Experience You Can Trust. Results You Deserve.

Can the government take someone’s home after they die?

On Behalf of | May 21, 2024 | Estate Planning

People like to say that home is where the heart is, but it is also where people establish most of their personal wealth. The equity accrued in a primary residence can potentially be the most significant contribution to someone’s net worth.

Naturally, people want to control what happens to their home and the equity they have built in it after they die. Many people want to leave their homes to family members or other loved ones. Even someone who believes their beneficiaries may not live in their home after they die may want their family members to receive the proceeds from its sale after their death.

Unfortunately, some people may have to worry about the state intervening and laying claim to their home after their death. When is a primary residence at risk following someone’s death in Maryland?

When they die without a will

Creating a will is necessary to maintain control over an estate. Individuals can establish very clear estate plans naming beneficiaries who should inherit their home or providing instructions about the sale of the property and the distribution of their resources.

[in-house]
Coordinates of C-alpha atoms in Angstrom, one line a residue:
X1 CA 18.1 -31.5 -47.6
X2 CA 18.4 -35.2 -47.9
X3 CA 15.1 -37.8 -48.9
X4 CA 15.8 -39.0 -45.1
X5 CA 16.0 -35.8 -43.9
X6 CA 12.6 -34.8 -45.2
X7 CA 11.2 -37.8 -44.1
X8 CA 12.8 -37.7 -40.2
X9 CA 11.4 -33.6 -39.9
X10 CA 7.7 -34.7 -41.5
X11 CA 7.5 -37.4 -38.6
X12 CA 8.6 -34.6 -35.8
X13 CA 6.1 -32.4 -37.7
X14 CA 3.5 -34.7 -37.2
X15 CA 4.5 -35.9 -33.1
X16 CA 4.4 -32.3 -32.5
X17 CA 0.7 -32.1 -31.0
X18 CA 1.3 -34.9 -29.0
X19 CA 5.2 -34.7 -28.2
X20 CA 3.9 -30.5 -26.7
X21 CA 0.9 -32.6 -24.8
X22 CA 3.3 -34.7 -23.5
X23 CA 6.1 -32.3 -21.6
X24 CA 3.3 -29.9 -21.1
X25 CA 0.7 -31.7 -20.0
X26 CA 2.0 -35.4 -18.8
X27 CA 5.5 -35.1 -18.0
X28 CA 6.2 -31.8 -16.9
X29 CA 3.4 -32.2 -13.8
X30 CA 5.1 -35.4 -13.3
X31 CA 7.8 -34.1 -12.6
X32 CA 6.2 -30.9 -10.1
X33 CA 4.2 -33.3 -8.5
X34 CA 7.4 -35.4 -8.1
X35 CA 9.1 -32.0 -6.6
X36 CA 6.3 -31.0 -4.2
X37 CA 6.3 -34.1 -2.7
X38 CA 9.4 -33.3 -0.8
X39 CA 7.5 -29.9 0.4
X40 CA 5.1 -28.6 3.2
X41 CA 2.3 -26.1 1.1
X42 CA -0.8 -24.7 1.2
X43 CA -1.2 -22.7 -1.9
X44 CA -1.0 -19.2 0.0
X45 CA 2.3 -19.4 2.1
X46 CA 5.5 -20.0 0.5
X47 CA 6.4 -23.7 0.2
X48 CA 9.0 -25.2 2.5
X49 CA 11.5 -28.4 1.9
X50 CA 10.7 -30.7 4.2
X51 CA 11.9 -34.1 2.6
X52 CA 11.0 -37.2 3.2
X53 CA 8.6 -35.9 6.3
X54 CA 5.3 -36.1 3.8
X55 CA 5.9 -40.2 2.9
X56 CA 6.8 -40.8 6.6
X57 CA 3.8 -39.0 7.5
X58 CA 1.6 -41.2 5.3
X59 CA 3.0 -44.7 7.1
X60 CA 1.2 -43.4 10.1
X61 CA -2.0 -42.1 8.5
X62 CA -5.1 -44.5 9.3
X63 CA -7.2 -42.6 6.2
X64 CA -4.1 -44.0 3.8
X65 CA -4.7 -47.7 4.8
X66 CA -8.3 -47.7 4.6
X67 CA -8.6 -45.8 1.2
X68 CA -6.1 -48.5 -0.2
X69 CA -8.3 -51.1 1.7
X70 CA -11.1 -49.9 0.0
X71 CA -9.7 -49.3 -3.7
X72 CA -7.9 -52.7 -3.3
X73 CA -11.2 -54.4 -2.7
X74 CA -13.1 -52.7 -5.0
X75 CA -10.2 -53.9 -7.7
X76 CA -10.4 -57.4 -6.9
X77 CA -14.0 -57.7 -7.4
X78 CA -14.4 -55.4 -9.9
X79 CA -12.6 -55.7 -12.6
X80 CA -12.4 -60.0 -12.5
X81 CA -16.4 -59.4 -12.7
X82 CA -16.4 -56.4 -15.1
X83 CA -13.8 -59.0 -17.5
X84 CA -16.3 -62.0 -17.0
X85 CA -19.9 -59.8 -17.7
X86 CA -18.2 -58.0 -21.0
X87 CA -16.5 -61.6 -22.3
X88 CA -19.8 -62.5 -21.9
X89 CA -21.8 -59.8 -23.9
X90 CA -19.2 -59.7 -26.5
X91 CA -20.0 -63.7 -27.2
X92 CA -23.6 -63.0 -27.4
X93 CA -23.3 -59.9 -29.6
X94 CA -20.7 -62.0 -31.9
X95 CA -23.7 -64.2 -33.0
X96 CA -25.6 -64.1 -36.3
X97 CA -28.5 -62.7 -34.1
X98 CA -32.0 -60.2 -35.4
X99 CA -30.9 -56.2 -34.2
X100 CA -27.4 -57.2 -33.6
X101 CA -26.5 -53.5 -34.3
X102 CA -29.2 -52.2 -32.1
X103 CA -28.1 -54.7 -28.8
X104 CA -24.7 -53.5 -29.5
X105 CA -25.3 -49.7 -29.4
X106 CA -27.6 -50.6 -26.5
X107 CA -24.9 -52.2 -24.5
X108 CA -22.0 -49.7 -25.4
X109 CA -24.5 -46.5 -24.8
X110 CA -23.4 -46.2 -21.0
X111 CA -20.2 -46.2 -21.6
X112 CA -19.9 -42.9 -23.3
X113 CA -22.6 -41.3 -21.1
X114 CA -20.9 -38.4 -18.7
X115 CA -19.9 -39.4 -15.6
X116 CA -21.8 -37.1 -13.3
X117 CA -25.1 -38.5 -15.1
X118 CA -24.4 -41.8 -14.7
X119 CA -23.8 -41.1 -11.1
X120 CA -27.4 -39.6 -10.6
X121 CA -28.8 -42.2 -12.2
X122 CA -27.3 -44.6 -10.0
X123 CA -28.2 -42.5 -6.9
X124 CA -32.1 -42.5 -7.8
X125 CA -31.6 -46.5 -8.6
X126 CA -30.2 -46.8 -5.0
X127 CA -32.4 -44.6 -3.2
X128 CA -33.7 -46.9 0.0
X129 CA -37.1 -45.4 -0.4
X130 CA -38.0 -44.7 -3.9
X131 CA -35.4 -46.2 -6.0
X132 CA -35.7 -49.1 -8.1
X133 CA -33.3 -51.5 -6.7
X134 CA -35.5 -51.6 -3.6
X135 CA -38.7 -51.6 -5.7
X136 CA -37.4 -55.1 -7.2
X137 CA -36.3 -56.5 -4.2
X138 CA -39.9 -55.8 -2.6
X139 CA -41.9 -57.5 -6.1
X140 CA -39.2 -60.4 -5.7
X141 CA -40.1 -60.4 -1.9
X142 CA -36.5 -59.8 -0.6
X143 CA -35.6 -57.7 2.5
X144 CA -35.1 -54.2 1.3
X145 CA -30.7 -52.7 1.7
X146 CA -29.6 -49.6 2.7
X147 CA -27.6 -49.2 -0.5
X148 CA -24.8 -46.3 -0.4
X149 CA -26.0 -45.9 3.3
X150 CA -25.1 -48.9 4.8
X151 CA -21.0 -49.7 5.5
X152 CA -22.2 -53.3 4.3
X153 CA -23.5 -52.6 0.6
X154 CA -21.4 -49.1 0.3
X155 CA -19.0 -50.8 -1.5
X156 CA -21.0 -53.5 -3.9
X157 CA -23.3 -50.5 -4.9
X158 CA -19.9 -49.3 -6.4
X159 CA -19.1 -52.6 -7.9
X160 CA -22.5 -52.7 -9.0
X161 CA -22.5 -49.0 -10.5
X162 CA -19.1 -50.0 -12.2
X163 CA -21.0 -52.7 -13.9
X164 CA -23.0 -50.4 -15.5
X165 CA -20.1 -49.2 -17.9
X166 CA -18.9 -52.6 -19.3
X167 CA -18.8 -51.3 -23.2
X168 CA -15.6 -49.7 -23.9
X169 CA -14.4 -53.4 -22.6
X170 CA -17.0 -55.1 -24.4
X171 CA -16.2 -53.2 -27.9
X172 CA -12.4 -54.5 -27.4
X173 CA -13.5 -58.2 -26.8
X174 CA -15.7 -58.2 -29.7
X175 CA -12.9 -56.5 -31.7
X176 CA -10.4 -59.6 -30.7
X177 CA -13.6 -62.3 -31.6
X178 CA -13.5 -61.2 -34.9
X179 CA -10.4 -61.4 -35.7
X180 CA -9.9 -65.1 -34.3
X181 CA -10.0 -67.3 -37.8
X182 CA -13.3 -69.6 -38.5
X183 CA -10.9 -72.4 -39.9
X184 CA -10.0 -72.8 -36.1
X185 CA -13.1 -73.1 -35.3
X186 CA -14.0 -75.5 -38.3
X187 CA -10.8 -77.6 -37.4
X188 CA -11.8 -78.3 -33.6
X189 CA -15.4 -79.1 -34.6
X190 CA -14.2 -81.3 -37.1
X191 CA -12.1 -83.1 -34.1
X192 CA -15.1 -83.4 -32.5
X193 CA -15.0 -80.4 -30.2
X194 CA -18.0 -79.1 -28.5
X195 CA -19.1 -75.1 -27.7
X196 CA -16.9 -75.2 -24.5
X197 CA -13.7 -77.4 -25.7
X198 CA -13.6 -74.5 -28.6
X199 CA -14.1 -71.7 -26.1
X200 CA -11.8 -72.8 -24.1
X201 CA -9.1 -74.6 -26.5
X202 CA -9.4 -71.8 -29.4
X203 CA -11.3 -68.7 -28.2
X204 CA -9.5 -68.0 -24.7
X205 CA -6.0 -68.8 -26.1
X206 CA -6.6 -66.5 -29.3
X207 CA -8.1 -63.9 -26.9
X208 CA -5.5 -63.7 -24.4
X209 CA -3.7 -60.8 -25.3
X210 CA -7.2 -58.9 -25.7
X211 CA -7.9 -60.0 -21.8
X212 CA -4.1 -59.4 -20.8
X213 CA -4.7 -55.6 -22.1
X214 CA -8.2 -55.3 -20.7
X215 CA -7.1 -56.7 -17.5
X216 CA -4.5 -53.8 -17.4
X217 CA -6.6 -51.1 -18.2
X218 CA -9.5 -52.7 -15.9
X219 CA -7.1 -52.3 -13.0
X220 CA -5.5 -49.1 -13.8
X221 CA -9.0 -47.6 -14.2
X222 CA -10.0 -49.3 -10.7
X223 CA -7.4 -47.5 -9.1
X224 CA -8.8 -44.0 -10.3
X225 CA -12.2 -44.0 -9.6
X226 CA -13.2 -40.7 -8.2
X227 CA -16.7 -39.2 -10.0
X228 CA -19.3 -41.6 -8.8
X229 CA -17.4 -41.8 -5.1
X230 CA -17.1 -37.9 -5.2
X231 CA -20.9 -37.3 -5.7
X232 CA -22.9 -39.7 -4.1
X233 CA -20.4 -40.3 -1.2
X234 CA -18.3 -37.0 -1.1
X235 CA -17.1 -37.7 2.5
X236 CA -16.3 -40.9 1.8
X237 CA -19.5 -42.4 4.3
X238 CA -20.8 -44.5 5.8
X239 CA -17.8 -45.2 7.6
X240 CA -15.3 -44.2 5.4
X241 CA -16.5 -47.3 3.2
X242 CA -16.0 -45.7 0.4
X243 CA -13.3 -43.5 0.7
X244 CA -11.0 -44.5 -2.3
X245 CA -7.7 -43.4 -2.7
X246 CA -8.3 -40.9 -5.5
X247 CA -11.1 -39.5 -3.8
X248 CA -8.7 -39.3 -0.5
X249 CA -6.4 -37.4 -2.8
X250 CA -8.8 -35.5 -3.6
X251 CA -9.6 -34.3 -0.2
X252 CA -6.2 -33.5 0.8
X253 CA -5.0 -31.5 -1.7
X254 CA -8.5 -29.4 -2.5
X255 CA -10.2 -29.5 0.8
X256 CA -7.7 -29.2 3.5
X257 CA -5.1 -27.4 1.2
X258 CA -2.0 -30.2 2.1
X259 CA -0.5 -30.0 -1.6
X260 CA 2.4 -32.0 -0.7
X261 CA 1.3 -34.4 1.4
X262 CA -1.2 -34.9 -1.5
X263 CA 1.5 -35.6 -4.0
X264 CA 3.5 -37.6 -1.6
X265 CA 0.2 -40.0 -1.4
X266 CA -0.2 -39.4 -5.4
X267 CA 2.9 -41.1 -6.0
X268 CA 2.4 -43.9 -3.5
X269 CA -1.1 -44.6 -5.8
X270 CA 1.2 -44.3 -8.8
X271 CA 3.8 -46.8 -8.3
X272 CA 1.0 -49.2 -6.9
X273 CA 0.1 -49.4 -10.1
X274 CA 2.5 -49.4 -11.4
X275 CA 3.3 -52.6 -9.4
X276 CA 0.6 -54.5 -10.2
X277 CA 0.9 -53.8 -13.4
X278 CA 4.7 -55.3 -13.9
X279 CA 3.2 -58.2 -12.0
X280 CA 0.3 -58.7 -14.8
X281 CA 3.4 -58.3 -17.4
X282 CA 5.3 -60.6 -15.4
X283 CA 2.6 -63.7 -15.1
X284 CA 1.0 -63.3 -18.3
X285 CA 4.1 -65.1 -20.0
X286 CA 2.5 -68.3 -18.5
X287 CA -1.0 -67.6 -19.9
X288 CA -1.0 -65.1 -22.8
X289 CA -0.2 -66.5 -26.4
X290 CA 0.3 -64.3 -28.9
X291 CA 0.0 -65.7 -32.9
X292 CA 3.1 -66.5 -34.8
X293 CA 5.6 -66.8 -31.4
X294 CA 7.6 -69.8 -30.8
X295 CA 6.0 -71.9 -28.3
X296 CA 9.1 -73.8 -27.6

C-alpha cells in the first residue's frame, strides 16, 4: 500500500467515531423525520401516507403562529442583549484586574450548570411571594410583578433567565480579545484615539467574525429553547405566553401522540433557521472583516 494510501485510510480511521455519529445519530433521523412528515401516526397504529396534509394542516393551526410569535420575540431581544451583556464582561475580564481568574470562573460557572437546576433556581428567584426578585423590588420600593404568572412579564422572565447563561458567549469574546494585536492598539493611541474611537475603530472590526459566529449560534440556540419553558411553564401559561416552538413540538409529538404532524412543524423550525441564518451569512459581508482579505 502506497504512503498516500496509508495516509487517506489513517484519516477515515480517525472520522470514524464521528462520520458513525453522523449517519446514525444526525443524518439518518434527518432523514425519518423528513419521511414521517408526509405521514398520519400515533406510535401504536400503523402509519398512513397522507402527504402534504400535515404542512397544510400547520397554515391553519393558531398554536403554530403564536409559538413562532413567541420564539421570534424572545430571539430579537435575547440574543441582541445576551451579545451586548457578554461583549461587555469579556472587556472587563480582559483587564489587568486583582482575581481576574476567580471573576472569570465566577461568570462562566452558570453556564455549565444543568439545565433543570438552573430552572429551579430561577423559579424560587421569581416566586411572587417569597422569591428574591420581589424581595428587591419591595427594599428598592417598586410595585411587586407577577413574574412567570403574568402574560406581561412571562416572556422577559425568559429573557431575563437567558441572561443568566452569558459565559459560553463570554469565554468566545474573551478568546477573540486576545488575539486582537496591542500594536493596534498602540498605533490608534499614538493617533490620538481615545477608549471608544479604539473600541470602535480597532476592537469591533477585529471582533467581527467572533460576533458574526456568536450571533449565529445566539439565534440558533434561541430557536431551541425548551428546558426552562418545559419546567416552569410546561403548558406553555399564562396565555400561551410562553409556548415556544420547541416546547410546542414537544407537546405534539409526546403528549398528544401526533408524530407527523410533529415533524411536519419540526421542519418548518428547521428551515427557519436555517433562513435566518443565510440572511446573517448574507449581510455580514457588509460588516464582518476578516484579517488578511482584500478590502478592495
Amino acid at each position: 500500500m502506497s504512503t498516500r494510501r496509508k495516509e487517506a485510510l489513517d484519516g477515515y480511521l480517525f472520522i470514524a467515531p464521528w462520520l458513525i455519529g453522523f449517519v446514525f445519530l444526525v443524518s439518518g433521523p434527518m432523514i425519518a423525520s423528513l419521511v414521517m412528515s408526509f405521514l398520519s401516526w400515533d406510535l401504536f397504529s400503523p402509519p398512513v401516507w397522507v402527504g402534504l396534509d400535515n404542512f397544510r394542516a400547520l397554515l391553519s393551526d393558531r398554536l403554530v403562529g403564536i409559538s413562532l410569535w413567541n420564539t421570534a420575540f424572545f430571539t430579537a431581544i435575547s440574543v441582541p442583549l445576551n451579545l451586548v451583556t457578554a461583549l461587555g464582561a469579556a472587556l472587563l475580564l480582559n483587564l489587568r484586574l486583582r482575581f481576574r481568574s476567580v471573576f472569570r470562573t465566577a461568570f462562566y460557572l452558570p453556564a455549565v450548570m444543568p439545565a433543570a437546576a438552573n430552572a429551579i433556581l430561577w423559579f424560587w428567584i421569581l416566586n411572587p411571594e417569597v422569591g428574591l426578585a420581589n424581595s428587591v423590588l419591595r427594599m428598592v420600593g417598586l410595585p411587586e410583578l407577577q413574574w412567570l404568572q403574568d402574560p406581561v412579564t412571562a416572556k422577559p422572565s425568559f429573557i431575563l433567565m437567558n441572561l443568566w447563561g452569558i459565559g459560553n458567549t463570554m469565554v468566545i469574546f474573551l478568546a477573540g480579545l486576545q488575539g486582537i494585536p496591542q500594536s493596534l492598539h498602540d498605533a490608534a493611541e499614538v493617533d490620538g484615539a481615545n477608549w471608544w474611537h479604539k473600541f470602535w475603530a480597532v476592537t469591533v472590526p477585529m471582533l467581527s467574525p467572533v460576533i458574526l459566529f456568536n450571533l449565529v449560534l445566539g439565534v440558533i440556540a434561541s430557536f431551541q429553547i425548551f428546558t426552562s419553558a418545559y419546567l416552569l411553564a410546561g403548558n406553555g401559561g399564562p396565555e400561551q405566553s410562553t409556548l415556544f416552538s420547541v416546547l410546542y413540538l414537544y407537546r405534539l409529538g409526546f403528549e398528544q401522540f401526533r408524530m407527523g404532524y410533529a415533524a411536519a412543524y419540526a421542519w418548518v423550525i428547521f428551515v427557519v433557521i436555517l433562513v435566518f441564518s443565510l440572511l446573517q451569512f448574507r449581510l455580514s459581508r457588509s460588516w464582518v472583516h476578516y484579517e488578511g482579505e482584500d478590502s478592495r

If someone does not create an estate plan, then Maryland intestate succession laws determine what happens with their property. Typically, family members inherit from an estate when someone dies without a will. Parents, spouses and children could secure ownership of a residence after someone dies without a will in Maryland. However, if the state cannot identify any surviving family members, then the home and other resources in the estate could eventually become the property of the state itself.

When someone needs Medicaid benefits

Maryland provides Medicaid coverage for older adults with limited financial resources who require extensive medical support. The equity in someone’s home does not count against their eligibility for Medicaid benefits. However, the Medicaid estate recovery program can make a claim against someone’s remaining assets after they die.

The state can lay claim to an individual’s resources, including their home equity, to recover Medicaid benefits paid out on their behalf. The personal representative of a Maryland estate might need to sell a home or other assets to reimburse the Medicaid program for the benefits that someone received during their lifetime.

Barring those somewhat unusual scenarios, the state typically cannot assume ownership of someone’s real property or other assets following their death. Proper estate planning is therefore crucial for the protection of an individual’s assets. Those who create a thorough estate plan can expect to retain control over their legacy even after they die.